CVS Slams Suit Over Effectiveness Of Hand Sanitizer

By Mike Curley
Law360 is providing free access to its coronavirus coverage to make sure all members of the legal community have accurate information in this time of uncertainty and change. Use the form below to sign up for any of our weekly newsletters. Signing up for any of our section newsletters will opt you in to the weekly Coronavirus briefing.

Sign up for our California newsletter

You must correct or enter the following before you can sign up:

Select more newsletters to receive for free [+] Show less [-]

Thank You!

Law360 (October 21, 2020, 5:33 PM EDT) -- CVS Health wants to end a federal suit alleging the company misleadingly states its store-brand hand sanitizers kill 99.99% of all germs, calling the customer pushing the case an "opportunist" who hasn't even said he used the product, let alone that he was injured by the so-called false advertisement.

In a motion to dismiss the case filed Tuesday, the drugstore chain urged the California federal court to throw out claims by Joseph Mier, saying no reasonable consumer would expect the hand sanitizer to kill 99.99% of all germs known to mankind, especially as the back of the label clarifies that it works on "99.99% of many common harmful germs & bacteria."

"Plaintiff Joseph Mier … is not a reasonable consumer but rather an opportunist who seeks to capitalize on public concern over viruses and other pathogens," CVS said in its motion. "He is not injured; no reasonable consumer would be deceived by the conduct he alleges, and his case should be dismissed with prejudice."

According to court documents, Mier first filed his suit in state court in May, and CVS removed it to federal court last week. Mier alleges that the labeling on CVS store-brand hand sanitizers is misleading as it claims the product is effective against 99.99% of germs, but that there are a number of pathogens it cannot destroy.

In Tuesday's motion, however, CVS argued that the product is a sanitizer meant to clean the hands, while many of the pathogens and bacteria Mier cites are borne by food or found in intestinal tracts, not on the hands.

In Tuesday's motion, however, CVS argued that the product is a sanitizer meant to target bacteria commonly found on the hands while many of the pathogens and bacteria Mier cites are borne by food, found in the intestinal tract or are obscure, making it unlikely a reasonable consumer would get the product to combat them.

"Did he expect a hand sanitizer to protect him from norovirus?" CVS asked the court. "Bacterial spores? Enterococcus faecium? Protozoan cysts? Invasive parasites? Did he seek out the products in an effort to protect himself from those specific germs?"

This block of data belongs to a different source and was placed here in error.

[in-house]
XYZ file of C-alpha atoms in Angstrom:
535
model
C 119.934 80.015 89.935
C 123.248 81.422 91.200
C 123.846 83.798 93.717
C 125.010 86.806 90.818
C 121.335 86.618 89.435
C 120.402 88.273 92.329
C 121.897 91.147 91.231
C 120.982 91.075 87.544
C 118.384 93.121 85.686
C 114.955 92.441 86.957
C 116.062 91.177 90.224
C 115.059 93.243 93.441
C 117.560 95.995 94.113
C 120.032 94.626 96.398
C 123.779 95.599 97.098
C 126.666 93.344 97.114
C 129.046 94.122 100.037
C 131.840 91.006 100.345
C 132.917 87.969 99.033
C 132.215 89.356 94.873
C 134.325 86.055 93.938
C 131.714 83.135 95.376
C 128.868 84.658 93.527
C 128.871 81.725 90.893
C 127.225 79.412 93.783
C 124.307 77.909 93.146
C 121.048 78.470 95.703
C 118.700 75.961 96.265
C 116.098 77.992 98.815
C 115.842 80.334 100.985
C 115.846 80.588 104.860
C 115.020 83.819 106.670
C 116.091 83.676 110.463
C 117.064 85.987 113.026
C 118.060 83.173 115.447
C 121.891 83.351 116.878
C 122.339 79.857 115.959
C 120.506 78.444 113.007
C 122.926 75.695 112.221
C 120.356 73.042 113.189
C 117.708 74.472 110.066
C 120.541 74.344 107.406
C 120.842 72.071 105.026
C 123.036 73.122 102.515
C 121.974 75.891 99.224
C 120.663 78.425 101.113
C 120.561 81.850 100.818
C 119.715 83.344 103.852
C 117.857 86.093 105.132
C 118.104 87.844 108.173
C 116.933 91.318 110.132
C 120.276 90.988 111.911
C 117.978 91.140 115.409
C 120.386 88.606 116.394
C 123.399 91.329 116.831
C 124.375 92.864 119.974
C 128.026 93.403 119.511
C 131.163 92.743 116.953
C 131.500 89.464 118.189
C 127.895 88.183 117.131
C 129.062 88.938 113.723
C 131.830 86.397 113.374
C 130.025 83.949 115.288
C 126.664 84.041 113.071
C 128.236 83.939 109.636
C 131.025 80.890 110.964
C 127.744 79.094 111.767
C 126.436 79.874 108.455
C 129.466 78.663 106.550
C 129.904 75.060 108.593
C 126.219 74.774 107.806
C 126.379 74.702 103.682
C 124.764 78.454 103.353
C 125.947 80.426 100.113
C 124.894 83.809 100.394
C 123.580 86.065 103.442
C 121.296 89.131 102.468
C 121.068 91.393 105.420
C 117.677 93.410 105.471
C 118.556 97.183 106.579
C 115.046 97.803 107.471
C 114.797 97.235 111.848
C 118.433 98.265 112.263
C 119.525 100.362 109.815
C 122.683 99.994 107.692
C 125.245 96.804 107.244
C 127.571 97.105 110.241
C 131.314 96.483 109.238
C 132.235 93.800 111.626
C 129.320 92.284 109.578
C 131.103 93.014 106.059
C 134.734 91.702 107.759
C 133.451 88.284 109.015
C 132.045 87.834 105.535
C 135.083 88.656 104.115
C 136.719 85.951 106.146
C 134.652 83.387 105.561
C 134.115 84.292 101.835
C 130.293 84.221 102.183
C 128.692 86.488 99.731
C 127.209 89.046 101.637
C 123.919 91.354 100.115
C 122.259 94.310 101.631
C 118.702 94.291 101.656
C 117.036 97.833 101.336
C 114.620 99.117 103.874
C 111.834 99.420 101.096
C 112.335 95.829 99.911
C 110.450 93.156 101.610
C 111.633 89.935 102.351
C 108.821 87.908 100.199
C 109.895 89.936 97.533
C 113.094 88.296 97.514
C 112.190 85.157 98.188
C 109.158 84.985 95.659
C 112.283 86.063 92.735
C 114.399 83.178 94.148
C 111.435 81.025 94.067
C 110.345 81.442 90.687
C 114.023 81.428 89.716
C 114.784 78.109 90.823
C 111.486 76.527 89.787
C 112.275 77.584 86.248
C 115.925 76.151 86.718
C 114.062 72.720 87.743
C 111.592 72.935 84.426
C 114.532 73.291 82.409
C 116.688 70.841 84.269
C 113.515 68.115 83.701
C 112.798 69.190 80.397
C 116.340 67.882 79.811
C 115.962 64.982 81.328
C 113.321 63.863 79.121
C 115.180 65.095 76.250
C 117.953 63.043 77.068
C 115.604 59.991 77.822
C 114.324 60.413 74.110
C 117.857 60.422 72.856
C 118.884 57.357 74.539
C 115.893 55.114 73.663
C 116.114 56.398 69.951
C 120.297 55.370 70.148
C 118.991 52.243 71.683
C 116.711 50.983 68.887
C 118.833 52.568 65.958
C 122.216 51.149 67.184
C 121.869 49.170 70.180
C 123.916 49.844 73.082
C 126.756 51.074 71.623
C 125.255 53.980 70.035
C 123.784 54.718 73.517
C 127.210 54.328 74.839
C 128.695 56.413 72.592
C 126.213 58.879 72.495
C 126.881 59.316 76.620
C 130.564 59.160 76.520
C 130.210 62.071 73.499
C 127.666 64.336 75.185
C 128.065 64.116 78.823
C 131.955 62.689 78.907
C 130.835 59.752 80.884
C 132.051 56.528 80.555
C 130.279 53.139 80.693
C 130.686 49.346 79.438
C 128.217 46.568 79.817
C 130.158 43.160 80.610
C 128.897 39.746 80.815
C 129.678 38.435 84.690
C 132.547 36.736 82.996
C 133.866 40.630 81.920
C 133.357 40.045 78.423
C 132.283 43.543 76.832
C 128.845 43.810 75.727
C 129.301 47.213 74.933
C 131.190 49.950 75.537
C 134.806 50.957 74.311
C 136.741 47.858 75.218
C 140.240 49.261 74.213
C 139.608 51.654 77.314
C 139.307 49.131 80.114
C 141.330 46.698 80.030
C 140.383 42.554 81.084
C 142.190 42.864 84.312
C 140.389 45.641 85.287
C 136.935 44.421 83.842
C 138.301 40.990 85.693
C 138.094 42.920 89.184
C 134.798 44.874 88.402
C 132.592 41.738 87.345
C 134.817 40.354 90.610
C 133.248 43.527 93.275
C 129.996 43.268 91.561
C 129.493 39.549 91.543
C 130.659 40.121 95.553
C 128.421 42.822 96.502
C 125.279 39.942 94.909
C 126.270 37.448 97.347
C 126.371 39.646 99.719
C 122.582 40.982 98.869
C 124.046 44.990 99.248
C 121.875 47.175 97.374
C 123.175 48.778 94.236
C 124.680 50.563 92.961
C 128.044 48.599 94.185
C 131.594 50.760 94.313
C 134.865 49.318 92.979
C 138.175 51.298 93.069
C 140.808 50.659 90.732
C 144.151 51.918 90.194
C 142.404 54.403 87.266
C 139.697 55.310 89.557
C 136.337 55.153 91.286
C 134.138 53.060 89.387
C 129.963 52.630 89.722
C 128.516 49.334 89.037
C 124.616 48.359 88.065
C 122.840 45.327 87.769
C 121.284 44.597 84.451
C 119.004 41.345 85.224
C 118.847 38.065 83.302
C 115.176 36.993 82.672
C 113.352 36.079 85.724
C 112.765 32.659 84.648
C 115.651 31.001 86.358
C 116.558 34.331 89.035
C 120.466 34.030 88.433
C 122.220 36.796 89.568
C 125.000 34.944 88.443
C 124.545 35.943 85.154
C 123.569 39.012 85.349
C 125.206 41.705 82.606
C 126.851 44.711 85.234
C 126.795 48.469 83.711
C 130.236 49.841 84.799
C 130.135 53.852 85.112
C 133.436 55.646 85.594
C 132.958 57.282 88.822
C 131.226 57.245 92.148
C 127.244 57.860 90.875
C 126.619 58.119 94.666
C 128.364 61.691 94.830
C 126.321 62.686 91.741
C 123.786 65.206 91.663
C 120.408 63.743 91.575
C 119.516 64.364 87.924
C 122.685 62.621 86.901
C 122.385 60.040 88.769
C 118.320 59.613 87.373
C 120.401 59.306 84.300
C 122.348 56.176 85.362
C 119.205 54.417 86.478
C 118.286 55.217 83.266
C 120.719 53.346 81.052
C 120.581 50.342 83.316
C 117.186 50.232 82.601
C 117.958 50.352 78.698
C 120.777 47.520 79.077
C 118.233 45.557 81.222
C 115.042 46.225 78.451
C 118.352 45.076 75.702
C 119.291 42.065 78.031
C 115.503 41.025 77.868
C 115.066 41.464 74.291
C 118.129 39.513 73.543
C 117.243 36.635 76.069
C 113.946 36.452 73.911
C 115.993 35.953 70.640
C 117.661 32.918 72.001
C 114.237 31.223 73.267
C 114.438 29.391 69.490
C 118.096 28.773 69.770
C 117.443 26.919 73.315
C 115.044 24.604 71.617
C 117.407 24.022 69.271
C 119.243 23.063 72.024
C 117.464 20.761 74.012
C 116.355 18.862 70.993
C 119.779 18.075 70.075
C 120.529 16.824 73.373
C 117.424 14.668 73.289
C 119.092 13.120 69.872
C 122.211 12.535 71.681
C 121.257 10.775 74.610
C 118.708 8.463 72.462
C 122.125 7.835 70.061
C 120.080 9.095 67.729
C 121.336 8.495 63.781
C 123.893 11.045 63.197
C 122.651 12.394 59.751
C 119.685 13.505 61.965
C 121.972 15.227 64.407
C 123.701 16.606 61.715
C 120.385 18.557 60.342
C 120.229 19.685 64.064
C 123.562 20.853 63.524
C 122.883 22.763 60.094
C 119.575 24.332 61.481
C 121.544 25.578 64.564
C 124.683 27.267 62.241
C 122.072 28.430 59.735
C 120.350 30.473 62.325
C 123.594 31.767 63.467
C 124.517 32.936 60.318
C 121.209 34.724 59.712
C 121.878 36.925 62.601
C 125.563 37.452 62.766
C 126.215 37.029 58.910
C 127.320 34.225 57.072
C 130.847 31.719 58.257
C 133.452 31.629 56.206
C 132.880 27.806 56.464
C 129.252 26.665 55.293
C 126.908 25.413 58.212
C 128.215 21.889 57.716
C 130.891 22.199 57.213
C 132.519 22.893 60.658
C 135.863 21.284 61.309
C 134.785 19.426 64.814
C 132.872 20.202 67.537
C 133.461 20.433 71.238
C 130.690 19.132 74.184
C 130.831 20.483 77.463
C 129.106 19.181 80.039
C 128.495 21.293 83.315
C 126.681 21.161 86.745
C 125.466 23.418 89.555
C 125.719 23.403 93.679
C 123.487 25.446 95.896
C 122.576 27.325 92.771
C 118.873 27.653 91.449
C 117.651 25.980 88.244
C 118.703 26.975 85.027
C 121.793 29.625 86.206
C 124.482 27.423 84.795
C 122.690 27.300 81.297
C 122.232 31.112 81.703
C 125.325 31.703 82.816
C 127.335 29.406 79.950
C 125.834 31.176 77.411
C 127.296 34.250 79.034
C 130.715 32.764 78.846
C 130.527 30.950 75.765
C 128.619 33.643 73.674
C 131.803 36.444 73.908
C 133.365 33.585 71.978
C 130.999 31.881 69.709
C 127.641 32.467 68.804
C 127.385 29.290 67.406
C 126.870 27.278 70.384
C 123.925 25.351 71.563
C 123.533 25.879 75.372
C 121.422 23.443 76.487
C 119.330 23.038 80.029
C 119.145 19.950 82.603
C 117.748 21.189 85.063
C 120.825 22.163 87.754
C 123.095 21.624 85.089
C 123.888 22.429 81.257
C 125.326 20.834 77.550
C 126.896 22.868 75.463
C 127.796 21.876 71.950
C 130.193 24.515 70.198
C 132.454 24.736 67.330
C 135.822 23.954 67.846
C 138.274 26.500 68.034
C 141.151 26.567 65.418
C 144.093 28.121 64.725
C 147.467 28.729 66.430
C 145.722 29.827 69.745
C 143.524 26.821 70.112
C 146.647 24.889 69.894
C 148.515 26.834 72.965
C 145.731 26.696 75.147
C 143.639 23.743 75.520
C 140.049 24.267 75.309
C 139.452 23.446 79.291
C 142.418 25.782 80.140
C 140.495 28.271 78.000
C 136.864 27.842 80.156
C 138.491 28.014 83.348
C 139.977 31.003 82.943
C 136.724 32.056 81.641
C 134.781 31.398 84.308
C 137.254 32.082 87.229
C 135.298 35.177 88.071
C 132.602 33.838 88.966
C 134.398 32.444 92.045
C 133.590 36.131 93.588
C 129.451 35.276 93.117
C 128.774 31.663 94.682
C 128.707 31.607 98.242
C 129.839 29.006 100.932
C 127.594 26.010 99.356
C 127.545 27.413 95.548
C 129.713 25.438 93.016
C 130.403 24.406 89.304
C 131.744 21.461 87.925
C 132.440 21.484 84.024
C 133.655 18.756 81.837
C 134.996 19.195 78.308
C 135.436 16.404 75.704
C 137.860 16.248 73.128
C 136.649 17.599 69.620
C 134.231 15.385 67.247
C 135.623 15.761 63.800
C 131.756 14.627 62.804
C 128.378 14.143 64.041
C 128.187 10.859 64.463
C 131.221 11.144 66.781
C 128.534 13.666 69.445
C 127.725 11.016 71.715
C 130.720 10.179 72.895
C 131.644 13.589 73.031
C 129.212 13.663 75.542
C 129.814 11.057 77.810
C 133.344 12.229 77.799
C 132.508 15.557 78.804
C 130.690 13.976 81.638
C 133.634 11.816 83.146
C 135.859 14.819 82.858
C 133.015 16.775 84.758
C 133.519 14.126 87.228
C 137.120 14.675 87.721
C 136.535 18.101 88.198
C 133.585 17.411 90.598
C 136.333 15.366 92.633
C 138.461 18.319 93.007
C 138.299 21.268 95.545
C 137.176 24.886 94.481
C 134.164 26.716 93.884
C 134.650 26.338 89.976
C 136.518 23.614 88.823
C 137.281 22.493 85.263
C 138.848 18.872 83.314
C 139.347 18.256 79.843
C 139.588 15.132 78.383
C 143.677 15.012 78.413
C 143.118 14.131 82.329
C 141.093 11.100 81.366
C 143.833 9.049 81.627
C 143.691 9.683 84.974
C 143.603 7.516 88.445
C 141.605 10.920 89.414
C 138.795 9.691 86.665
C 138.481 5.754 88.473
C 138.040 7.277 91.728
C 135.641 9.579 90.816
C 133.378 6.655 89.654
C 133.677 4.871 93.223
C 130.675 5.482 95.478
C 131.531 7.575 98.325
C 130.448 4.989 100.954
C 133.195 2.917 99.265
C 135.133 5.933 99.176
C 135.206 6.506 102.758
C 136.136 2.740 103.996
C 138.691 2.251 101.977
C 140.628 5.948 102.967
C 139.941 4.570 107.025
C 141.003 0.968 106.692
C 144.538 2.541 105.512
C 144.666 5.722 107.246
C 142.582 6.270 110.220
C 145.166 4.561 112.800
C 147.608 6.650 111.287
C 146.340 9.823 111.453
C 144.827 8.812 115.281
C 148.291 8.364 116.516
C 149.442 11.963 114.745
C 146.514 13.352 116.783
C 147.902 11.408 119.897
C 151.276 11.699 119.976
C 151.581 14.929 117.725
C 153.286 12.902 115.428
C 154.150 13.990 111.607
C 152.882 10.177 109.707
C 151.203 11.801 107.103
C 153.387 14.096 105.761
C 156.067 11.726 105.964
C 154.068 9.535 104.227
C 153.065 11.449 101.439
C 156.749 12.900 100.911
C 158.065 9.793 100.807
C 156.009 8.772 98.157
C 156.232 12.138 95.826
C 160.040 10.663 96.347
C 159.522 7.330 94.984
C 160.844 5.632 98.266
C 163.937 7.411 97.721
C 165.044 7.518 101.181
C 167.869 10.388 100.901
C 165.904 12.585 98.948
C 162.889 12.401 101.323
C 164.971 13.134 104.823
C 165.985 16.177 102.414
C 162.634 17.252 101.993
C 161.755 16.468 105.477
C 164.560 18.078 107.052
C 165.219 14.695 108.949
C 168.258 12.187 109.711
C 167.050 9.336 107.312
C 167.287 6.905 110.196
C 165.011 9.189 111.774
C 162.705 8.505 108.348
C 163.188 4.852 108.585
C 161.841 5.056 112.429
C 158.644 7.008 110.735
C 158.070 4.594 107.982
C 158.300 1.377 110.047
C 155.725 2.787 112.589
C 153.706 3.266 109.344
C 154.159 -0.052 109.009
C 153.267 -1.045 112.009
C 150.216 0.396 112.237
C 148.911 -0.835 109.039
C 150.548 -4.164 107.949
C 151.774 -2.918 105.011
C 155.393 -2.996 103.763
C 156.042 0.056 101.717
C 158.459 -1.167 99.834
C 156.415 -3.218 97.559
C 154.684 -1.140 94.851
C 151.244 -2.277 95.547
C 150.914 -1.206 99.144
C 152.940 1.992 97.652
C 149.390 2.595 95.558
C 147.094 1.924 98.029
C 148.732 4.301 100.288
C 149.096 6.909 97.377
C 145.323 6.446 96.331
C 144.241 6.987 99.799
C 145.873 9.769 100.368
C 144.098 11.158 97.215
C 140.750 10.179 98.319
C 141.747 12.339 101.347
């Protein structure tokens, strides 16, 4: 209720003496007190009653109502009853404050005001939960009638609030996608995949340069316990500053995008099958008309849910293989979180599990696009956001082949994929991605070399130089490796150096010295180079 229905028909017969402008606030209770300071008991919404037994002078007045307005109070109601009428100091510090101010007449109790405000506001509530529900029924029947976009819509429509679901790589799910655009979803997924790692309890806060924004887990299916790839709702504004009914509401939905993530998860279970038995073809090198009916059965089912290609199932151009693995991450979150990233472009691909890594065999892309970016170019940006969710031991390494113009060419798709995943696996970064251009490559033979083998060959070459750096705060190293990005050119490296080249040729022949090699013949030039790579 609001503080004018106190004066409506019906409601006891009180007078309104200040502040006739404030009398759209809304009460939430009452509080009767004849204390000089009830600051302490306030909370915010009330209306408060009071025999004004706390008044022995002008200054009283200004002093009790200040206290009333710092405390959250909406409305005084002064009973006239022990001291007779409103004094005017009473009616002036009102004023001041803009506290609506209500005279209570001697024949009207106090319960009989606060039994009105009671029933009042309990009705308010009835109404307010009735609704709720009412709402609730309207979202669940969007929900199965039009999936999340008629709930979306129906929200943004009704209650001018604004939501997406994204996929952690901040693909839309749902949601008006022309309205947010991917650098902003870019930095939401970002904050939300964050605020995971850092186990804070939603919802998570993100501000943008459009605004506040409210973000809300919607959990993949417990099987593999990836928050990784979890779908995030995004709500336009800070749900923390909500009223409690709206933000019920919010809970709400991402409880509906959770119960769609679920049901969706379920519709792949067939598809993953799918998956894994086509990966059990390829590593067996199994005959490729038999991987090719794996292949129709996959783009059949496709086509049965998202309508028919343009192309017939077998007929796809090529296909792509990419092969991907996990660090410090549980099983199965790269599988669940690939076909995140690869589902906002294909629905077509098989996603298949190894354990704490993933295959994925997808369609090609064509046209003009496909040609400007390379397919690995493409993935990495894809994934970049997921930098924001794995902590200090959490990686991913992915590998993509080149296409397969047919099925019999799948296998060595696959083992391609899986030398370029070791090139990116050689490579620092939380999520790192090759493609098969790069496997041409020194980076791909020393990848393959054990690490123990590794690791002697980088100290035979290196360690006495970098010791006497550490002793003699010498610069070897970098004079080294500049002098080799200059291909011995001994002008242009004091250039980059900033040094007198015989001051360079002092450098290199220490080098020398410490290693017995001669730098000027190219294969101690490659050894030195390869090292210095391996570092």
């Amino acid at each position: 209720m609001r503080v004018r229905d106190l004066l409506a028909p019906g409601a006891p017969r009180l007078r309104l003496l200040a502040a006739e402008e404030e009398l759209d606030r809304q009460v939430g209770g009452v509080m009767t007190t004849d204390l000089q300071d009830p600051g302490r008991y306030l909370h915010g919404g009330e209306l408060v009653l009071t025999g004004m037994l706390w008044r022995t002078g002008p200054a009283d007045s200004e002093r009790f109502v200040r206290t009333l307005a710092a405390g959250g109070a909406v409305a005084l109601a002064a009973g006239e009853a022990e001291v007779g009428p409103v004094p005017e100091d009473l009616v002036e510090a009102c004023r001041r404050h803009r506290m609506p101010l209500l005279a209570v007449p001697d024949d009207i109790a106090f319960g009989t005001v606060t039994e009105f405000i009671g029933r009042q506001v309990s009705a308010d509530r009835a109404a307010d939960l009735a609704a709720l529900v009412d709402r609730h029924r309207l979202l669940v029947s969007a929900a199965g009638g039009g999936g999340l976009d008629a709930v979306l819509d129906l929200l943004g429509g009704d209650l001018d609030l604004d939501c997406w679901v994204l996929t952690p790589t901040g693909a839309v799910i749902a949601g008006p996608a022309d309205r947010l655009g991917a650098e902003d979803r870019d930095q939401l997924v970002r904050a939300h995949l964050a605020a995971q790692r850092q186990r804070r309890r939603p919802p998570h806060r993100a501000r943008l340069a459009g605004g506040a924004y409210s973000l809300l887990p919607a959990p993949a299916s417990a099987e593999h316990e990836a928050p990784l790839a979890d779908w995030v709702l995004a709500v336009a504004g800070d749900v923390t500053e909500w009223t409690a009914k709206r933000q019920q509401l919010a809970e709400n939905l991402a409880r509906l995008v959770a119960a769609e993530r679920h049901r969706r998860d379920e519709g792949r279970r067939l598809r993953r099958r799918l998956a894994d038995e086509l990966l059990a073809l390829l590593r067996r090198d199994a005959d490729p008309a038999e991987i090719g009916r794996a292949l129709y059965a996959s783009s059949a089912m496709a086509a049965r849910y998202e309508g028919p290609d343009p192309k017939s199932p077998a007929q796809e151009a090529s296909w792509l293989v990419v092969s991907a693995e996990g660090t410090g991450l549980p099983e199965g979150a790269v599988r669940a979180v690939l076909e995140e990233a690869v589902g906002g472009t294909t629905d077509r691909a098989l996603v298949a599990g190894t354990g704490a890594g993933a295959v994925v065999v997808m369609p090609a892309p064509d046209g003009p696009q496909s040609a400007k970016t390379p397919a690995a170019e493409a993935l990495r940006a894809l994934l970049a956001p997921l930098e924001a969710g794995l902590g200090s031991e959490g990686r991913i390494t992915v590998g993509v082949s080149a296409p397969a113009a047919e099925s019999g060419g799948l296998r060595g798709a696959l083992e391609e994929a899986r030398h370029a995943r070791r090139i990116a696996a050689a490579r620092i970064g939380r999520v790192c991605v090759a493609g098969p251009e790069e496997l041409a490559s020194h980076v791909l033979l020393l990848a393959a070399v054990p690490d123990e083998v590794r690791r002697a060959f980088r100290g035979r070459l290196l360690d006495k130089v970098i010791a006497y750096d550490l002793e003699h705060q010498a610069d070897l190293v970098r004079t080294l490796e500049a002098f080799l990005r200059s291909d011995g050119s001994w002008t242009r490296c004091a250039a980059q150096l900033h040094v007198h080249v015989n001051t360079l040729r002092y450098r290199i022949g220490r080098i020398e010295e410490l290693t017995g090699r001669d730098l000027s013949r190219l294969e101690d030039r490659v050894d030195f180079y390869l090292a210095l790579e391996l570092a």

The company further argued that Mier hasn't alleged that he contracted any diseases or illnesses as a result of relying on the product and that he failed to show that the "99.99%" claim is the only reason he bought the sanitizer, as opposed to all the information and recommendations about hand sanitizers emerging in the months since COVID-19 hit the U.S.

Without any concrete injury, Mier's claims that he overpaid for the hand sanitizers can't stand, CVS said, adding the complaint also fails to allege what false statements CVS made and how they were false, given that the "99.99%" claim has an asterisk directing buyers to read the rest of the label.

Consumers concerned about the effectiveness of such a product would read the full label, the retailer said, or alternately could have looked up details about the product on their smartphone.

As Mier's claims all revolve around the alleged false advertising, CVS argued they should all be dismissed, saying the primary thesis of the complaint fails on its face.

In addition, CVS argued, labeling for hand sanitizers is regulated by the U.S. Food and Drug Administration under the Food, Drug and Cosmetic Act, and the labels on CVS' products comply with those guidelines, so Mier's claims are preempted.

An attorney for Mier, Thiago Coelho of Wilshire Law Firm PLC, told Law360 that his firm is representing plaintiffs in two other suits over Kroger and Walgreen Co. store-brand hand sanitizers, saying the firm believes strongly in the cases.

"We think that we have a very strong shot at winning them," he said. "It shouldn't surprise you that these companies haven't done any research to say that they actually do kill 99.99% of germs."

Representatives for CVS could not immediately be reached for comment Wednesday.

The maker of CVS hand sanitizers, Vi-Jon Inc., is facing a similar suit in the Southern District of California, with a proposed class alleging that the products fail to live up to their promise of killing 99.99% of germs.

Mier is represented by Bobby Saadian, Justin F. Marquez, Thiago Coelho and Robert Dart of Wilshire Law Firm PLC.

CVS is represented by Carol R. Brophy, Danielle Vallone and Melanie Ayerh of Steptoe & Johnson LLP.

The case is Mier v. CVS Health, case number 8:20-cv-01979, in the U.S. District Court for the Central District of California.

--Editing by Jill Coffey.

For a reprint of this article, please contact

Hello! I'm Law360's automated support bot.

How can I help you today?

For example, you can type:
  • I forgot my password
  • I took a free trial but didn't get a verification email
  • How do I sign up for a newsletter?
Ask a question!